1. ^ "choke Meaning in the Cambridge English Dictionary". dictionary.cambridge.org. Retrieved 3 June 2018.
  2. ^ "What is Choking in Sports? - Sports Performance Anxiety". www.performanceanxietysports.com. Retrieved 3 June 2018.
  3. ^ "How to Stop Choking Under Pressure".
  4. ^ "Sports Psychology – Choke vs Panic in Sports". 15 August 2013. Retrieved 3 June 2018.
  5. ^ Wallace, Harry M.; Baumeister, Roy F.; Vohs, Kathleen D. (2005). "Audience support and choking under pressure: A home disadvantage?". Journal of Sports Sciences. 23 (4): 429–438. CiteSeerX 10.1.1.186.6177. doi:10.1080/02640410400021666. PMID 16089187.
  6. ^ M. Otten (October 2009). "Choking vs. clutch performance: a study of sport performance under pressure". J Sport Exerc Psychol. 31 (5): 583–601. doi:10.1123/jsep.31.5.583. PMID 20016110.
  7. ^ Oudejans, Raoul R.D.; Kuijpers, Wilma; Kooijman, Chris C.; Bakker, Frank C. (January 2011). "Thoughts and attention of athletes under pressure: skill-focus or performance worries?". Anxiety, Stress & Coping. 24 (1): 59–73. doi:10.1080/10615806.2010.481331. hdl:1871/36610. PMID 20425657.
  8. ^ "Understanding Pressure: Stop the Choking". Winning Edge Sports Psychology. Winning Edge Psychological Services, LLC.
  9. ^ a b Beilock, S. L.; Carr, T. H. (2001). "On the fragility of skilled performance: What governs choking under pressure?". Journal of Experimental Psychology: General. 130 (4): 701–725. CiteSeerX 10.1.1.172.5140. doi:10.1037/0096-3445.130.4.701.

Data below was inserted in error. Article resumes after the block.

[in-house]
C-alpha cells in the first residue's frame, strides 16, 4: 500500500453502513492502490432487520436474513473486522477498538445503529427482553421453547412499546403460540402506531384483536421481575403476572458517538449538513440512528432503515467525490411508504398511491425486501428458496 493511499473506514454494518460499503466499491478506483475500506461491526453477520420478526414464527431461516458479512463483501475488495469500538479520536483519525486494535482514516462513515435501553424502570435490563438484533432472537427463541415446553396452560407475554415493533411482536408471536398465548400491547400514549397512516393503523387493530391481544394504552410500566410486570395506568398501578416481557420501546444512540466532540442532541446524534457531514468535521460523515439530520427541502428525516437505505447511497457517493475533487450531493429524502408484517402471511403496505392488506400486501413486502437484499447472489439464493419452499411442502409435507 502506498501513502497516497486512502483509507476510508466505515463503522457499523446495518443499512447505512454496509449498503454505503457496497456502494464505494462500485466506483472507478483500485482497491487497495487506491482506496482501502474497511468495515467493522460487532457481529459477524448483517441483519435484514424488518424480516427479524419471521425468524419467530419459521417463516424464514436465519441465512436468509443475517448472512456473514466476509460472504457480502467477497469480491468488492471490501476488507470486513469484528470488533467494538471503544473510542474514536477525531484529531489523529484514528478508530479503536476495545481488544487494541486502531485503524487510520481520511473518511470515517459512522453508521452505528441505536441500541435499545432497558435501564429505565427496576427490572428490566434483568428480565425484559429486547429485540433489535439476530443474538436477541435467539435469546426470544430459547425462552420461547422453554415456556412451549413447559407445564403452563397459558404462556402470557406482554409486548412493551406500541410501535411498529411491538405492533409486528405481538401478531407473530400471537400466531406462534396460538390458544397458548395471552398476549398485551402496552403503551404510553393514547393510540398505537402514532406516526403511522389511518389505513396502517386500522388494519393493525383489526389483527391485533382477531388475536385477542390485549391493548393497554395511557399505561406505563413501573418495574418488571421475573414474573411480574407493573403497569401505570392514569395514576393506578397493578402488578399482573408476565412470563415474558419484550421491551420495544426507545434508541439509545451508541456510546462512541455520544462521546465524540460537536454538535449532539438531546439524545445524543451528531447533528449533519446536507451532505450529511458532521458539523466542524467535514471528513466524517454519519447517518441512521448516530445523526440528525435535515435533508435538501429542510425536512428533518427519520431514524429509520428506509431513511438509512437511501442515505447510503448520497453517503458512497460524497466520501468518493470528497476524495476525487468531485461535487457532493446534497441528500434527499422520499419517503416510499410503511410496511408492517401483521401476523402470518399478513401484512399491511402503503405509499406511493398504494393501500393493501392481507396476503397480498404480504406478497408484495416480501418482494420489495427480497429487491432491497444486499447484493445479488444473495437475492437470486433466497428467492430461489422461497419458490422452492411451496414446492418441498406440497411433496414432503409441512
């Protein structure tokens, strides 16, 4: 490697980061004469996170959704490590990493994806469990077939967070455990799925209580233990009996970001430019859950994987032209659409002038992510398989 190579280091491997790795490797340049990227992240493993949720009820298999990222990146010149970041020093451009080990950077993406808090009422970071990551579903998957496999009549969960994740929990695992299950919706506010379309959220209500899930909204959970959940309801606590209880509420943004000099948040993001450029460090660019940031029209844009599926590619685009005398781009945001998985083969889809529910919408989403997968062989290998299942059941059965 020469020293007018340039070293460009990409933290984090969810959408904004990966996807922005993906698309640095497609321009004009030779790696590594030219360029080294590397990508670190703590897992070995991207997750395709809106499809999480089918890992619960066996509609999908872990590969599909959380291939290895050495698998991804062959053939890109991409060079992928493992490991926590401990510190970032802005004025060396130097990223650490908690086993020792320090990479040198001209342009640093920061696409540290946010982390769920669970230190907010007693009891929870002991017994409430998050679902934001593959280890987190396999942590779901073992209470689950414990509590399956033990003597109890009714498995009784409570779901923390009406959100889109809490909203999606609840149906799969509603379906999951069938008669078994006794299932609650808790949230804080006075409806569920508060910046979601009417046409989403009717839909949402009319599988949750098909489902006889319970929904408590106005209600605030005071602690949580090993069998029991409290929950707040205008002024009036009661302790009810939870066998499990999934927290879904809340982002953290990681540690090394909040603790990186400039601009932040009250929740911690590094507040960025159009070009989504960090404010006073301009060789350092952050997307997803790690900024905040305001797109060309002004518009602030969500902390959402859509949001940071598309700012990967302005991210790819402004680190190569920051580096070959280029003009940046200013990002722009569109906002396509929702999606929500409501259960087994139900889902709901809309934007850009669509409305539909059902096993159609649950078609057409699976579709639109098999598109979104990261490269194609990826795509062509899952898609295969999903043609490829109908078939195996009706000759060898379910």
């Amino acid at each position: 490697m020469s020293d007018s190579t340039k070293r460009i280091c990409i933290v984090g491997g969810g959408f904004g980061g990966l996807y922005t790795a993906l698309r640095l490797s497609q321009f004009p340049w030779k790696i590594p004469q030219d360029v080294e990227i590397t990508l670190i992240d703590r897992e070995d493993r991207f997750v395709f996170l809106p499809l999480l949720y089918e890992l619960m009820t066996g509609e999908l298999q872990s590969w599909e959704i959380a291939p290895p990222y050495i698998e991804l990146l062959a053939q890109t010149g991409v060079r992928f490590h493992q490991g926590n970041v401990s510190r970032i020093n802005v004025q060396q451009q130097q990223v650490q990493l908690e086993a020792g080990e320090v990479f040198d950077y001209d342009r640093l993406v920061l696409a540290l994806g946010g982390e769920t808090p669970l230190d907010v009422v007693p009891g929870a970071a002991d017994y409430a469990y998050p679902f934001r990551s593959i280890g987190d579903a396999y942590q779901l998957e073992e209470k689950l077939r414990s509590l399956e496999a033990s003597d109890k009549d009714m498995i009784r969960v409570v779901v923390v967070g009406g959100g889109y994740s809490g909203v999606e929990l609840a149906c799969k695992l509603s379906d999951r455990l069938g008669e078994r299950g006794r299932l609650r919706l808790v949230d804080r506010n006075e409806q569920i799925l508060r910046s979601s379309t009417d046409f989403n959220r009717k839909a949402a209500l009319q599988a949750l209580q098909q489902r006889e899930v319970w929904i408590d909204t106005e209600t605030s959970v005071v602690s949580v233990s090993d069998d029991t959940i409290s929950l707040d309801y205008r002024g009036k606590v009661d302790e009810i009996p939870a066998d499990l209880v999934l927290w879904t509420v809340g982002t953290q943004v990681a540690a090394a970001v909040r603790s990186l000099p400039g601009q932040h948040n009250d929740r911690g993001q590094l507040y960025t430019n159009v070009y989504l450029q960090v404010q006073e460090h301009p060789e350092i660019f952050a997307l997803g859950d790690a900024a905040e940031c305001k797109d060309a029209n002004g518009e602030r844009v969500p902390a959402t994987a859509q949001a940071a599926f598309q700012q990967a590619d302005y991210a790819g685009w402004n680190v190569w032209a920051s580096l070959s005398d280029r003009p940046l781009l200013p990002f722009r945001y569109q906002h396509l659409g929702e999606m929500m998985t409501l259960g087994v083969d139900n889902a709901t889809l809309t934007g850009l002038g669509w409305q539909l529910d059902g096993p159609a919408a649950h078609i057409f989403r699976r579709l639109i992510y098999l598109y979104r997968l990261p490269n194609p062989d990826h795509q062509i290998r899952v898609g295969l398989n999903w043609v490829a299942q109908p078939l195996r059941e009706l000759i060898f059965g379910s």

10. ^ Wine, J (1971). "Test anxiety and direction of attention". Psychological Bulletin. 76 (2): 92–104. doi:10.1037/h0031332. PMID 4937878.
  11. ^ Beilock, S. H. (2005). "When High-Powered People Fail". Psychological Science. 16 (2): 101–105. doi:10.1111/j.0956-7976.2005.00789.x. PMID 15686575.
  12. ^ Miyake, A., & Shah, P. (1999). Models of working memory: Mechanisms of active maintenance and executive control. New York: University Press.
  13. ^ "Attending to the Execution of a Complex Sensorimotor Skill: Expertise Differences, Choking, and Slumps".
  14. ^ Baumeister, Roy. F (1984). "Choking under pressure: Self-consciousness and paradoxical effects of incentives on skillful performance". Journal of Personality and Social Psychology. 46 (3): 610–620. doi:10.1037/0022-3514.46.3.610.
  15. ^ Schucker, Linda; Hagemann, Norbert; Strauss, Bernd (2013). "Attentional Processes and Choking Under Pressure". Perceptual and Motor Skills. 116 (2): 671–689. doi:10.2466/30.25.pms.116.2.671-689. PMID 24032339.